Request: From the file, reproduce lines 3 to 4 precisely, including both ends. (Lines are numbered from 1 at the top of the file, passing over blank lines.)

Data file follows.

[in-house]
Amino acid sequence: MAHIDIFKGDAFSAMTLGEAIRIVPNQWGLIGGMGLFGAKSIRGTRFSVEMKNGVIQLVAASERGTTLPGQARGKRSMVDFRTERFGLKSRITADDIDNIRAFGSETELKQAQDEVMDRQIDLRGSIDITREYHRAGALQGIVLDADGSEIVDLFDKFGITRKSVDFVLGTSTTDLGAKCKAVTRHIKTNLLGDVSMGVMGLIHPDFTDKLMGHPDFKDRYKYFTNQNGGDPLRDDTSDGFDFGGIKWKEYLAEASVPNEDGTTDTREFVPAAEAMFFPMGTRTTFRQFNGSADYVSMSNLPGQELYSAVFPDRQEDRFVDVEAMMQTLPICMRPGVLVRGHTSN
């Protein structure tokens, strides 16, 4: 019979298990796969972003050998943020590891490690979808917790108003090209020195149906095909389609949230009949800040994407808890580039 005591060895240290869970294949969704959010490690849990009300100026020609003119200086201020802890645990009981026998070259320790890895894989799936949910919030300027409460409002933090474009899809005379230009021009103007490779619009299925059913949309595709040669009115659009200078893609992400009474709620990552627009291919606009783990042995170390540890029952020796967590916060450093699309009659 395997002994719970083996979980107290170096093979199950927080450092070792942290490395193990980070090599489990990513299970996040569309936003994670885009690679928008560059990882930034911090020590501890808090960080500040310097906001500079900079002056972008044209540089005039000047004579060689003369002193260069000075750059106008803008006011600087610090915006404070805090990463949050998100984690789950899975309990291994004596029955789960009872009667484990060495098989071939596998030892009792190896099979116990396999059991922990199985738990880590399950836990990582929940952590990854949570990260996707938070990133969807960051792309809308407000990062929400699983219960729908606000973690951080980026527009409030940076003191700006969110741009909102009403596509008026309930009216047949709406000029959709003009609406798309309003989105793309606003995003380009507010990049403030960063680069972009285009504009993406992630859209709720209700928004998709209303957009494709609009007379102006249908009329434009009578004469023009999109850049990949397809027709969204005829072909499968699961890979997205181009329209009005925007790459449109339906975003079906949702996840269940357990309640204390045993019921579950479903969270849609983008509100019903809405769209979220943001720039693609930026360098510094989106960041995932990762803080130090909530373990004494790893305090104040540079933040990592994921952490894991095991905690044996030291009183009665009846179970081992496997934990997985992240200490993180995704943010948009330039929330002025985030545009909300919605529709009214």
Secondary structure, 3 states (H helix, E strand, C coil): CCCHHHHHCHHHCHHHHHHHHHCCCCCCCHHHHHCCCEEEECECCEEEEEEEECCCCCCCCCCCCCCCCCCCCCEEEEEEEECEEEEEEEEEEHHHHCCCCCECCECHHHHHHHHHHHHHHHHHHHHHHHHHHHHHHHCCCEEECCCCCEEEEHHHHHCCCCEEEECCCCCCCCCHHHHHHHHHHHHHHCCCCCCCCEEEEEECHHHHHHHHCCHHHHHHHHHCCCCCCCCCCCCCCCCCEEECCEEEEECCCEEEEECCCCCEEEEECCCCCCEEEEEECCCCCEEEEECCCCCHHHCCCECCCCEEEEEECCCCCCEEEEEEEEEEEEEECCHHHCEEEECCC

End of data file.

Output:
């Protein structure tokens, strides 16, 4: 019979298990796969972003050998943020590891490690979808917790108003090209020195149906095909389609949230009949800040994407808890580039 005591060895240290869970294949969704959010490690849990009300100026020609003119200086201020802890645990009981026998070259320790890895894989799936949910919030300027409460409002933090474009899809005379230009021009103007490779619009299925059913949309595709040669009115659009200078893609992400009474709620990552627009291919606009783990042995170390540890029952020796967590916060450093699309009659 395997002994719970083996979980107290170096093979199950927080450092070792942290490395193990980070090599489990990513299970996040569309936003994670885009690679928008560059990882930034911090020590501890808090960080500040310097906001500079900079002056972008044209540089005039000047004579060689003369002193260069000075750059106008803008006011600087610090915006404070805090990463949050998100984690789950899975309990291994004596029955789960009872009667484990060495098989071939596998030892009792190896099979116990396999059991922990199985738990880590399950836990990582929940952590990854949570990260996707938070990133969807960051792309809308407000990062929400699983219960729908606000973690951080980026527009409030940076003191700006969110741009909102009403596509008026309930009216047949709406000029959709003009609406798309309003989105793309606003995003380009507010990049403030960063680069972009285009504009993406992630859209709720209700928004998709209303957009494709609009007379102006249908009329434009009578004469023009999109850049990949397809027709969204005829072909499968699961890979997205181009329209009005925007790459449109339906975003079906949702996840269940357990309640204390045993019921579950479903969270849609983008509100019903809405769209979220943001720039693609930026360098510094989106960041995932990762803080130090909530373990004494790893305090104040540079933040990592994921952490894991095991905690044996030291009183009665009846179970081992496997934990997985992240200490993180995704943010948009330039929330002025985030545009909300919605529709009214």
Secondary structure, 3 states (H helix, E strand, C coil): CCCHHHHHCHHHCHHHHHHHHHCCCCCCCHHHHHCCCEEEECECCEEEEEEEECCCCCCCCCCCCCCCCCCCCCEEEEEEEECEEEEEEEEEEHHHHCCCCCECCECHHHHHHHHHHHHHHHHHHHHHHHHHHHHHHHCCCEEECCCCCEEEEHHHHHCCCCEEEECCCCCCCCCHHHHHHHHHHHHHHCCCCCCCCEEEEEECHHHHHHHHCCHHHHHHHHHCCCCCCCCCCCCCCCCCEEECCEEEEECCCEEEEECCCCCEEEEECCCCCCEEEEEECCCCCEEEEECCCCCHHHCCCECCCCEEEEEECCCCCCEEEEEEEEEEEEEECCHHHCEEEECCC